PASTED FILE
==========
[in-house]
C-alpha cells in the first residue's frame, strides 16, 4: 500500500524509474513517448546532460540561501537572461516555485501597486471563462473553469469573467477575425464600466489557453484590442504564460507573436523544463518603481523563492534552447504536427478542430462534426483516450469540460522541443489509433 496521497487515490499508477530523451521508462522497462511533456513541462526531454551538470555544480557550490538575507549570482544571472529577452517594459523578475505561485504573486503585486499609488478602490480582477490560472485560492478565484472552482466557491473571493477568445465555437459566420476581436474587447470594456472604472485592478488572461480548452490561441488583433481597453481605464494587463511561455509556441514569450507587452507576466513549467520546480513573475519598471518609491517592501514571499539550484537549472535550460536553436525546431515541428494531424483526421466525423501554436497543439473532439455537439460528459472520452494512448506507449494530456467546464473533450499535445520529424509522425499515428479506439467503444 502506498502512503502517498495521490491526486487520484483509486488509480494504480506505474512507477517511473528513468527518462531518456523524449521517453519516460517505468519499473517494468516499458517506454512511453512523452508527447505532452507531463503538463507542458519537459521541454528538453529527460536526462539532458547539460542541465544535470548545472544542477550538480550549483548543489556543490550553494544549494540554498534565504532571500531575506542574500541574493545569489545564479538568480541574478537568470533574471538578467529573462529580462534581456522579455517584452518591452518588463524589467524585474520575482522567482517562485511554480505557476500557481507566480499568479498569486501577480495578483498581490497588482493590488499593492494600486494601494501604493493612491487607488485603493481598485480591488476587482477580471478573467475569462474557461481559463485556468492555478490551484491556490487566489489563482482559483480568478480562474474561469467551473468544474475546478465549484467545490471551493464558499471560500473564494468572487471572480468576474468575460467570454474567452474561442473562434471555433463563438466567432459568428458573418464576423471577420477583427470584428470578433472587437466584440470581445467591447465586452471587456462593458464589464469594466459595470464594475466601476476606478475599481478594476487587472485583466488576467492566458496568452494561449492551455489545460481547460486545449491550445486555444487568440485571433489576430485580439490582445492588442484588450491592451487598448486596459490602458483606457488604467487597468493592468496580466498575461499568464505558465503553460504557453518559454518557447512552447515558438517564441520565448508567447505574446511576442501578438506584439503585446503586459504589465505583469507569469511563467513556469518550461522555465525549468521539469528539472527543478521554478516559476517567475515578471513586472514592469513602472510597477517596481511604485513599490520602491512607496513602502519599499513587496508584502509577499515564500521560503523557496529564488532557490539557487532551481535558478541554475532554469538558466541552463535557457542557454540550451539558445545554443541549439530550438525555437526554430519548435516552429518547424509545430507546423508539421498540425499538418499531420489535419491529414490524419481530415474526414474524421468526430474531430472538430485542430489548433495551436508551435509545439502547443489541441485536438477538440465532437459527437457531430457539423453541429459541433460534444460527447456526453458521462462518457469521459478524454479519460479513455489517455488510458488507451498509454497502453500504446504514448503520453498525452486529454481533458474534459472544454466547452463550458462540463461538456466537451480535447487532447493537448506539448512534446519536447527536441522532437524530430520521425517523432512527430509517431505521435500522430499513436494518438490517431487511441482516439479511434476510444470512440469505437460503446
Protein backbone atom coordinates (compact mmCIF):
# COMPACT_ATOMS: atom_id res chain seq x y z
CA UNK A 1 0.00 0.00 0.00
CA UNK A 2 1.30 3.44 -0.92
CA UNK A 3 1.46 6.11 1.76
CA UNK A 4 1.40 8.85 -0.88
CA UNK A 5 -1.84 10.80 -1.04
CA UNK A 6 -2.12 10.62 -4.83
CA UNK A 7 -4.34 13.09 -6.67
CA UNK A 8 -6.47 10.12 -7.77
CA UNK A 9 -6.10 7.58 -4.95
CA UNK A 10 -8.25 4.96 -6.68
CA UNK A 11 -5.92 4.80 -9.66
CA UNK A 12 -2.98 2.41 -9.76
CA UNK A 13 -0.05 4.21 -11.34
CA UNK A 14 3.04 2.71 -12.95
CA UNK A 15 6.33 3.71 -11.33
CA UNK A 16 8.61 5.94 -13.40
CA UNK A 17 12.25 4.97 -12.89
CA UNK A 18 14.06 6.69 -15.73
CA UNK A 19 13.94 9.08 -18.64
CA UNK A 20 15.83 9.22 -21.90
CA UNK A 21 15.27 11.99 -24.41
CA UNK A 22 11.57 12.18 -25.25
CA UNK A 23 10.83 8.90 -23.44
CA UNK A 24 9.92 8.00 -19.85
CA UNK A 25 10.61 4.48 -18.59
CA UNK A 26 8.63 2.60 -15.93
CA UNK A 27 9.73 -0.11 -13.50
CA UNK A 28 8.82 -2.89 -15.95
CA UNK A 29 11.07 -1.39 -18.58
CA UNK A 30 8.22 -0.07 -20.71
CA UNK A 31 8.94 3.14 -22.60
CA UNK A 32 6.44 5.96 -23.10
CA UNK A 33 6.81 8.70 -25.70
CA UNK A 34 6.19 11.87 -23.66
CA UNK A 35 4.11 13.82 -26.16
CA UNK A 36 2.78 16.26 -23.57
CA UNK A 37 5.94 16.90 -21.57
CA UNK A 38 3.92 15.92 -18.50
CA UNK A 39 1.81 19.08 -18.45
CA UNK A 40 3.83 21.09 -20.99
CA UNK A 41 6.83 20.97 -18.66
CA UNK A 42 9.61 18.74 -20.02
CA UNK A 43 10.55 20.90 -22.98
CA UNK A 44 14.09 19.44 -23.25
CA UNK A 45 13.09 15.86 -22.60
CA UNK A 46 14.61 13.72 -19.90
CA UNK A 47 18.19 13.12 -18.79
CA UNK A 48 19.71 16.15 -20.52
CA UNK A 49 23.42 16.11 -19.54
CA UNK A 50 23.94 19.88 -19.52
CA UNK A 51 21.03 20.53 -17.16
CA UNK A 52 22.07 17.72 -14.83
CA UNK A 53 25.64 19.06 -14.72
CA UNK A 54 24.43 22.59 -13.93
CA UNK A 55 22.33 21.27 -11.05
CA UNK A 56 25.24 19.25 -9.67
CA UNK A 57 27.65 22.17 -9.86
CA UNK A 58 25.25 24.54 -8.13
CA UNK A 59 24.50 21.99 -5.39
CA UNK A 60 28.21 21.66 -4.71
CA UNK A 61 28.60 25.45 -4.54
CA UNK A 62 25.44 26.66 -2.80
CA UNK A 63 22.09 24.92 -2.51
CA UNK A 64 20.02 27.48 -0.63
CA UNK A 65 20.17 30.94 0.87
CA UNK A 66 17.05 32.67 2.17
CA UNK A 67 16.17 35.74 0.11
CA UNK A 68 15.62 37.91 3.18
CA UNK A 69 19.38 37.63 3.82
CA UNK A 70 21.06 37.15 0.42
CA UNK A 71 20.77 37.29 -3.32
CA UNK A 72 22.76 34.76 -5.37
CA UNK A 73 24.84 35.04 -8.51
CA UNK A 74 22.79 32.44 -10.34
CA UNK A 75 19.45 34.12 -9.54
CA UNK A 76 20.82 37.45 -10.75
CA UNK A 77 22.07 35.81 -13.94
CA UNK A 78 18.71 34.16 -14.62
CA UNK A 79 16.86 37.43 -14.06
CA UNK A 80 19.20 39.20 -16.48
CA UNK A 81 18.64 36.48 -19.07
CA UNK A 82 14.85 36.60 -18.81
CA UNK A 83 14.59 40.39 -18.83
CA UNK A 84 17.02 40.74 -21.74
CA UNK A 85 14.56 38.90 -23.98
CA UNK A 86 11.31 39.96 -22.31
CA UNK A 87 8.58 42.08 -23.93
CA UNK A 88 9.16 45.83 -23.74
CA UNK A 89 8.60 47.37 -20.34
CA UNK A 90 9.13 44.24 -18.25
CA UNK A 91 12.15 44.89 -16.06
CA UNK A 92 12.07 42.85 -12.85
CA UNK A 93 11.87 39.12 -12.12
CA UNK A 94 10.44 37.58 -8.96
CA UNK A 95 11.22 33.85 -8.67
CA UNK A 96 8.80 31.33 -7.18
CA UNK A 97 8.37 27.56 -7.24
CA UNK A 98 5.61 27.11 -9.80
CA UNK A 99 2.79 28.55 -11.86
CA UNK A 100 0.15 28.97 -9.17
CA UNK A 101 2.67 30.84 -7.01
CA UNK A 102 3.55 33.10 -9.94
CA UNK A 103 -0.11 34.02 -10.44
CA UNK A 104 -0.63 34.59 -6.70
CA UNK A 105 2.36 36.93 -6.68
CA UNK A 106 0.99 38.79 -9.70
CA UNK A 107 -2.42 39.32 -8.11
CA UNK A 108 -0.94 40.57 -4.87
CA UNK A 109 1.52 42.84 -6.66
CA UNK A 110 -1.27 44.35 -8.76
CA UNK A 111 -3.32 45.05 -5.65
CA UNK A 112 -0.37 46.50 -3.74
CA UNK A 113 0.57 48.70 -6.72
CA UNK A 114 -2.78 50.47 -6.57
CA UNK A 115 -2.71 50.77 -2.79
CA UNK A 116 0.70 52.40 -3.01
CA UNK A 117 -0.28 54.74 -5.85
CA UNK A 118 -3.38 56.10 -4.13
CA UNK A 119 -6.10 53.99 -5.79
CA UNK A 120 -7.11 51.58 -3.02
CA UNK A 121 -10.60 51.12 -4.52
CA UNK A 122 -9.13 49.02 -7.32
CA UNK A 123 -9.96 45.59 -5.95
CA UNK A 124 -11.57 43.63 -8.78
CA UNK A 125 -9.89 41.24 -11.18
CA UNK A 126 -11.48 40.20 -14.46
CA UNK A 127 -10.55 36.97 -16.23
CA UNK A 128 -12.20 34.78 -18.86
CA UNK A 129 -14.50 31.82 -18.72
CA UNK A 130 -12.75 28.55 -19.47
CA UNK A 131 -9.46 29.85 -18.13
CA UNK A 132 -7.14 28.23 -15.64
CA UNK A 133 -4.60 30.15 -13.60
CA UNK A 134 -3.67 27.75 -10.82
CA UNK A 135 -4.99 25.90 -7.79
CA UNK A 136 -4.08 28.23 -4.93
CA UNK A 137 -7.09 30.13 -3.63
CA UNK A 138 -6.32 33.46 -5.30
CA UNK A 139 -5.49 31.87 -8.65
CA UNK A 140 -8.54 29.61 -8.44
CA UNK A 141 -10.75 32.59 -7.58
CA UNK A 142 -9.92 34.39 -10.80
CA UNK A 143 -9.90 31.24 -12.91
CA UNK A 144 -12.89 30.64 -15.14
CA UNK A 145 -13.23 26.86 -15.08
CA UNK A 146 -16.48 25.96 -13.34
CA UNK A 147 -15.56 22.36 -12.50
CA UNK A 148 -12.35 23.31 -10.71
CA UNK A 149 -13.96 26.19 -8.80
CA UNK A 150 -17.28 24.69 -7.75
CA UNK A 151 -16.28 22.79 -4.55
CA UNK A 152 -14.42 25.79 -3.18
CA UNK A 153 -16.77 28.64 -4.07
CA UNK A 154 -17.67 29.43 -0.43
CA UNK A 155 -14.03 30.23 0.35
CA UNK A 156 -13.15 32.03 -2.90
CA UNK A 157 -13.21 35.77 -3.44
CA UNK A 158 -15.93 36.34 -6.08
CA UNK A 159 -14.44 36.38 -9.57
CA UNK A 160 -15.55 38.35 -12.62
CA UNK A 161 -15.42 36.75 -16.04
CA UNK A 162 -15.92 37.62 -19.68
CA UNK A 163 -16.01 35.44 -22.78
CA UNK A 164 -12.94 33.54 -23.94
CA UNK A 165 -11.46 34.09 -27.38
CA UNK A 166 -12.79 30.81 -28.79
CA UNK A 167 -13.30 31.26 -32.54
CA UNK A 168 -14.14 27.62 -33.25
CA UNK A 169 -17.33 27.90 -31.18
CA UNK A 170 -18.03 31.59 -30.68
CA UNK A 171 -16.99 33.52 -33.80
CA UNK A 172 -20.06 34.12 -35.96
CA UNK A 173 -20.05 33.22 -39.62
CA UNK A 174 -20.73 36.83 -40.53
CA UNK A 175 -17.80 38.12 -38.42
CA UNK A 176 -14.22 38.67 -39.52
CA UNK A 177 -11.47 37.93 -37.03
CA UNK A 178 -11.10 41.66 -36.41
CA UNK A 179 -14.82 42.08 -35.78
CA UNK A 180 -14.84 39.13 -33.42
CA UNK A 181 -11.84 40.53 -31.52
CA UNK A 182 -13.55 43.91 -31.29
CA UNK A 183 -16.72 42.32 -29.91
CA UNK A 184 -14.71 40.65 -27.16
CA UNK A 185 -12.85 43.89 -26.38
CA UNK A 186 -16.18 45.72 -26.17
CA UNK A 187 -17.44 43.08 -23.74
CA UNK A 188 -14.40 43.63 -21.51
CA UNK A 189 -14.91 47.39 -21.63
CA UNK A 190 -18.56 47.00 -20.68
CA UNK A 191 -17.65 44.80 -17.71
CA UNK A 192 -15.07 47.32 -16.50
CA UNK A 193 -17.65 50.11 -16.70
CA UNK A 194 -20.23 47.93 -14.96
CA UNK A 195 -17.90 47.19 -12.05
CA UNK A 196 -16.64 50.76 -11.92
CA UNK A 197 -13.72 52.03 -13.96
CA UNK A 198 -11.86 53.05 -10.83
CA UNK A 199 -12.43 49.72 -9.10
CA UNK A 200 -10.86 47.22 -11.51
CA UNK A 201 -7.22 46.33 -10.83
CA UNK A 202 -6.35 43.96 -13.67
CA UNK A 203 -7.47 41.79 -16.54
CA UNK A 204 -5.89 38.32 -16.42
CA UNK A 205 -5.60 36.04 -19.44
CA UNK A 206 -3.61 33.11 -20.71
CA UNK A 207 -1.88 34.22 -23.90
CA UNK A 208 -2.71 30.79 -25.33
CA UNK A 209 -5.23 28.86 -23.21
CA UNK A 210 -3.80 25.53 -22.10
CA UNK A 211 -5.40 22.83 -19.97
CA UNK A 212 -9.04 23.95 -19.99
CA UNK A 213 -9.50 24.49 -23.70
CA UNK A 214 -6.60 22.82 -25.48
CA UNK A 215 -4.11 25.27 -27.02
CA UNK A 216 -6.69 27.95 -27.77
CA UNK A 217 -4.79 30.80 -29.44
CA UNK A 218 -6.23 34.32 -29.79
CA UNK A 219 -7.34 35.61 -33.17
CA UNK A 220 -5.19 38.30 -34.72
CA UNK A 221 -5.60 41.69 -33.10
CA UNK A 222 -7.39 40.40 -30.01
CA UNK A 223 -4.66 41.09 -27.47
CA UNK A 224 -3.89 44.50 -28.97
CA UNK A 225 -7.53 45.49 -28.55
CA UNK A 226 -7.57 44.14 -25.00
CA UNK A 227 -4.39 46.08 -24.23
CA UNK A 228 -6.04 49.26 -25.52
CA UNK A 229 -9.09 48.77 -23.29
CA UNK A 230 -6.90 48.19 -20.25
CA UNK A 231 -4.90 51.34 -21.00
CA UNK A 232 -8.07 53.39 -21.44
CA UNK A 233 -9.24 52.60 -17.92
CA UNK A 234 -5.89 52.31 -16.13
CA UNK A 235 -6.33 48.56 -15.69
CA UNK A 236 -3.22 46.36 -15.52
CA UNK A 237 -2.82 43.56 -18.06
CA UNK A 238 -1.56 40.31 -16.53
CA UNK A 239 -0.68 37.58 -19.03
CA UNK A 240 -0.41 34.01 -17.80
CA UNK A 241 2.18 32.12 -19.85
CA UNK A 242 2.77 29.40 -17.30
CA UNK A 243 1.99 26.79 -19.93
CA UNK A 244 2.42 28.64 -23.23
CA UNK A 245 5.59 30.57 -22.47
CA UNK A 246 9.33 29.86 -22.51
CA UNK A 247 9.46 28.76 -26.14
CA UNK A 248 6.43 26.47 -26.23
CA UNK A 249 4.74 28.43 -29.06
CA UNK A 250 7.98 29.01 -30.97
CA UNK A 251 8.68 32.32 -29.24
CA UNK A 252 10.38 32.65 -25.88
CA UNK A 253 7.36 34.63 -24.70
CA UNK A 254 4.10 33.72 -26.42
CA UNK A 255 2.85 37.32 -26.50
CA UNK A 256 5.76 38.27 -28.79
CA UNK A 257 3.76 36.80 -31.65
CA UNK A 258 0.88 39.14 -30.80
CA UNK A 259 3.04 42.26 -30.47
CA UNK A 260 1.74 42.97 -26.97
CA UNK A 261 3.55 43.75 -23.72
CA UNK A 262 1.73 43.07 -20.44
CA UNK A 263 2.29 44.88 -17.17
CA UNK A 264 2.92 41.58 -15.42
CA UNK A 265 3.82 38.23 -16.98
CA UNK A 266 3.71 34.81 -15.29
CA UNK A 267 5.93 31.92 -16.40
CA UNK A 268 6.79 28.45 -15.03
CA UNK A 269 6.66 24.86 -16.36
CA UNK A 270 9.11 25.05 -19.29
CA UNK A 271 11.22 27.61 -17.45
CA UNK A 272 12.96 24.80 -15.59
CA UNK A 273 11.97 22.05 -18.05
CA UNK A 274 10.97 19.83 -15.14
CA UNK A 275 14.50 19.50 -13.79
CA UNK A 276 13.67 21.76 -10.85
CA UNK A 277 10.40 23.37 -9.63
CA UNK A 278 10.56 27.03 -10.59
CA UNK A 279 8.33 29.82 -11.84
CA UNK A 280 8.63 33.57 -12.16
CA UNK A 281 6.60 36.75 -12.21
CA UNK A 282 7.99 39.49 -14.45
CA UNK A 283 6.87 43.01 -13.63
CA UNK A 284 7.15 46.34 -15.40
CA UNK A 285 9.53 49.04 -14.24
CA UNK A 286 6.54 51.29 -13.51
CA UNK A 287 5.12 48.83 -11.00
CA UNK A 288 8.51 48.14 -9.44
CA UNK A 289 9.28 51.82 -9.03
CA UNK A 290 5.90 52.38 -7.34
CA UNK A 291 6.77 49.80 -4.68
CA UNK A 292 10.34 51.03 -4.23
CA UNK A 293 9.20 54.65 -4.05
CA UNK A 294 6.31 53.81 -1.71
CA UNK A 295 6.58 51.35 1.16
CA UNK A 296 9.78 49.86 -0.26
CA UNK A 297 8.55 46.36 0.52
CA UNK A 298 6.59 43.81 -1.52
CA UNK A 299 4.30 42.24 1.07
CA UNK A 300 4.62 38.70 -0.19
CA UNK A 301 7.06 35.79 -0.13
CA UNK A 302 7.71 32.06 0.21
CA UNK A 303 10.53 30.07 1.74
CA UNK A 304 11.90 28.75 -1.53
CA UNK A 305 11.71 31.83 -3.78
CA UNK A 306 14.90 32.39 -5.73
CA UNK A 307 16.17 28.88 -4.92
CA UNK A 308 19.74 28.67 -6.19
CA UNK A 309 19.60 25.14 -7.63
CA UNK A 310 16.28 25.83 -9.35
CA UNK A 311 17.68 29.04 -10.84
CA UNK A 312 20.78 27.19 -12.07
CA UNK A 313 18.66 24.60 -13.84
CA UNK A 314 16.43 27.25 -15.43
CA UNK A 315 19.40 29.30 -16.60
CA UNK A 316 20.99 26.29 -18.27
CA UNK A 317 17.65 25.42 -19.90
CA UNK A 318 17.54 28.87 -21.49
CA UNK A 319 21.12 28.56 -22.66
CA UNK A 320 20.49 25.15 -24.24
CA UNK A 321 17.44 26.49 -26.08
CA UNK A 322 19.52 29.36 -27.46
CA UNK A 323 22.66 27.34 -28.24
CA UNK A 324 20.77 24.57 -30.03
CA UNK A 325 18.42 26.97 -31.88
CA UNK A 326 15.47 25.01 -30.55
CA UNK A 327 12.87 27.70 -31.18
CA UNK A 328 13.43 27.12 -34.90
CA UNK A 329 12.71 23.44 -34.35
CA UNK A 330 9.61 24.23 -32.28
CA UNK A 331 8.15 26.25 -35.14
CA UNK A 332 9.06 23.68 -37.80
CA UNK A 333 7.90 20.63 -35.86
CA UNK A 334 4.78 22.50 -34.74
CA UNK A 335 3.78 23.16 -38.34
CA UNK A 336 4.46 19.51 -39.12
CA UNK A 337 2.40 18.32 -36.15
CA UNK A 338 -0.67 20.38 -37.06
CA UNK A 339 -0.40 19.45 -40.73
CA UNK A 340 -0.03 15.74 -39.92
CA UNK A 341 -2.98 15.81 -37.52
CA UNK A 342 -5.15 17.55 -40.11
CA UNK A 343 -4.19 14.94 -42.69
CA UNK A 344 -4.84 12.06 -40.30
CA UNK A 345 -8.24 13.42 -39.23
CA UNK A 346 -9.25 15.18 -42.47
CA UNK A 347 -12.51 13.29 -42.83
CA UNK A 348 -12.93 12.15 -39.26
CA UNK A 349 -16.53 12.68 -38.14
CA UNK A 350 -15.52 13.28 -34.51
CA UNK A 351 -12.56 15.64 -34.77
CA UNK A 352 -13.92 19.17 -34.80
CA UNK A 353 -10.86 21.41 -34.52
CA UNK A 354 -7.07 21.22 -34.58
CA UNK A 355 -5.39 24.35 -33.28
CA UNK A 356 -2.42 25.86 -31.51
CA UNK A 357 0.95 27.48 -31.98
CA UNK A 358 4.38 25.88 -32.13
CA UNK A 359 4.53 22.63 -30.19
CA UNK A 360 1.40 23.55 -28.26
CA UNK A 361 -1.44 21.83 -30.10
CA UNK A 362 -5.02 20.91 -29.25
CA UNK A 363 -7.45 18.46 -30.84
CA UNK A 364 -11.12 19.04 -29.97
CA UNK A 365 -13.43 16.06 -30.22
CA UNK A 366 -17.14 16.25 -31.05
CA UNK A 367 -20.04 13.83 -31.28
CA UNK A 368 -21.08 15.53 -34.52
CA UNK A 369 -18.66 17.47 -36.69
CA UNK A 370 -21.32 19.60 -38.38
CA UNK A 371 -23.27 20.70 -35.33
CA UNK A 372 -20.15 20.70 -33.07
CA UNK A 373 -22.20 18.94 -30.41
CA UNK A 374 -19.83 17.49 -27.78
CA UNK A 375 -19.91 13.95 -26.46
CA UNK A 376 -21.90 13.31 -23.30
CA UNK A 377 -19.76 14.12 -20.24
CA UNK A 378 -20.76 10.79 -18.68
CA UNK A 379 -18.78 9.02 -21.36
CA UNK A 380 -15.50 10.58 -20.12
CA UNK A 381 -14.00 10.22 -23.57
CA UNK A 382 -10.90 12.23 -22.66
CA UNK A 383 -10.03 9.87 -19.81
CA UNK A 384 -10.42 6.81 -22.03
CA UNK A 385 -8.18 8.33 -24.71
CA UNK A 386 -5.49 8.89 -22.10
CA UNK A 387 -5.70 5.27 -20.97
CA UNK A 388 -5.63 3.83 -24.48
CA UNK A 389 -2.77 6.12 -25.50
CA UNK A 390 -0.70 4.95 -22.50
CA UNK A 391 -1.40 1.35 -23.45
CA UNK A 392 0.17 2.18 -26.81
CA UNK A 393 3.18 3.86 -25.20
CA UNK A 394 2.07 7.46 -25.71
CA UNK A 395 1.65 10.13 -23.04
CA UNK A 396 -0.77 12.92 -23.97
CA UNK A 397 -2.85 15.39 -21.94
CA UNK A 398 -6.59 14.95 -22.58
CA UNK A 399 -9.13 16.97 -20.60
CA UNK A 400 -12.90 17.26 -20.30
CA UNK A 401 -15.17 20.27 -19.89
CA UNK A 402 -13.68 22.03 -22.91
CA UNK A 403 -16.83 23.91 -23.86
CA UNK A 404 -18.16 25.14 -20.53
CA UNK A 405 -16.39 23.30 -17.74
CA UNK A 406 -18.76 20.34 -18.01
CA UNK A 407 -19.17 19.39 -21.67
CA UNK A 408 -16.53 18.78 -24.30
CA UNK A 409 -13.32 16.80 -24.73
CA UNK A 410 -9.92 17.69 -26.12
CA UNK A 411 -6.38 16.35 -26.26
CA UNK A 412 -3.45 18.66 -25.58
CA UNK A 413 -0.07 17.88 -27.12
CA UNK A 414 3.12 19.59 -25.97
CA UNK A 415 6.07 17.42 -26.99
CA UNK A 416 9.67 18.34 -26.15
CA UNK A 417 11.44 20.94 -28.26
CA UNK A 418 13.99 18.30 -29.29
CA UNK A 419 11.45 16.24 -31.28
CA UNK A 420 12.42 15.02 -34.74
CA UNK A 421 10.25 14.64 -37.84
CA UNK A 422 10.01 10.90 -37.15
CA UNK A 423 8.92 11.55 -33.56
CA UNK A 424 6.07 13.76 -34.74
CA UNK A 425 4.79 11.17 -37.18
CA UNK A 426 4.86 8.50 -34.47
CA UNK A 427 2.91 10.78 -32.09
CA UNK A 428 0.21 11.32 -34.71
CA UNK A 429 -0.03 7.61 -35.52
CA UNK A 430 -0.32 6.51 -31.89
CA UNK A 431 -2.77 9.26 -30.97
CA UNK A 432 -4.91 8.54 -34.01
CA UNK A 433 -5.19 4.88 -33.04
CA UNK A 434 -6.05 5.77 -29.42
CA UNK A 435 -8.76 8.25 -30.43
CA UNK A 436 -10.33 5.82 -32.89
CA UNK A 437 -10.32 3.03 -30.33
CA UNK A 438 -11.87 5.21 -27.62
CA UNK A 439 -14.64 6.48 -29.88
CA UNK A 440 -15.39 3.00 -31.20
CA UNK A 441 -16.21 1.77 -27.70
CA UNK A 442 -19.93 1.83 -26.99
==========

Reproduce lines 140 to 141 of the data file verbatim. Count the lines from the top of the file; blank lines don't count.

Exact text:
CA UNK A 136 -4.08 28.23 -4.93
CA UNK A 137 -7.09 30.13 -3.63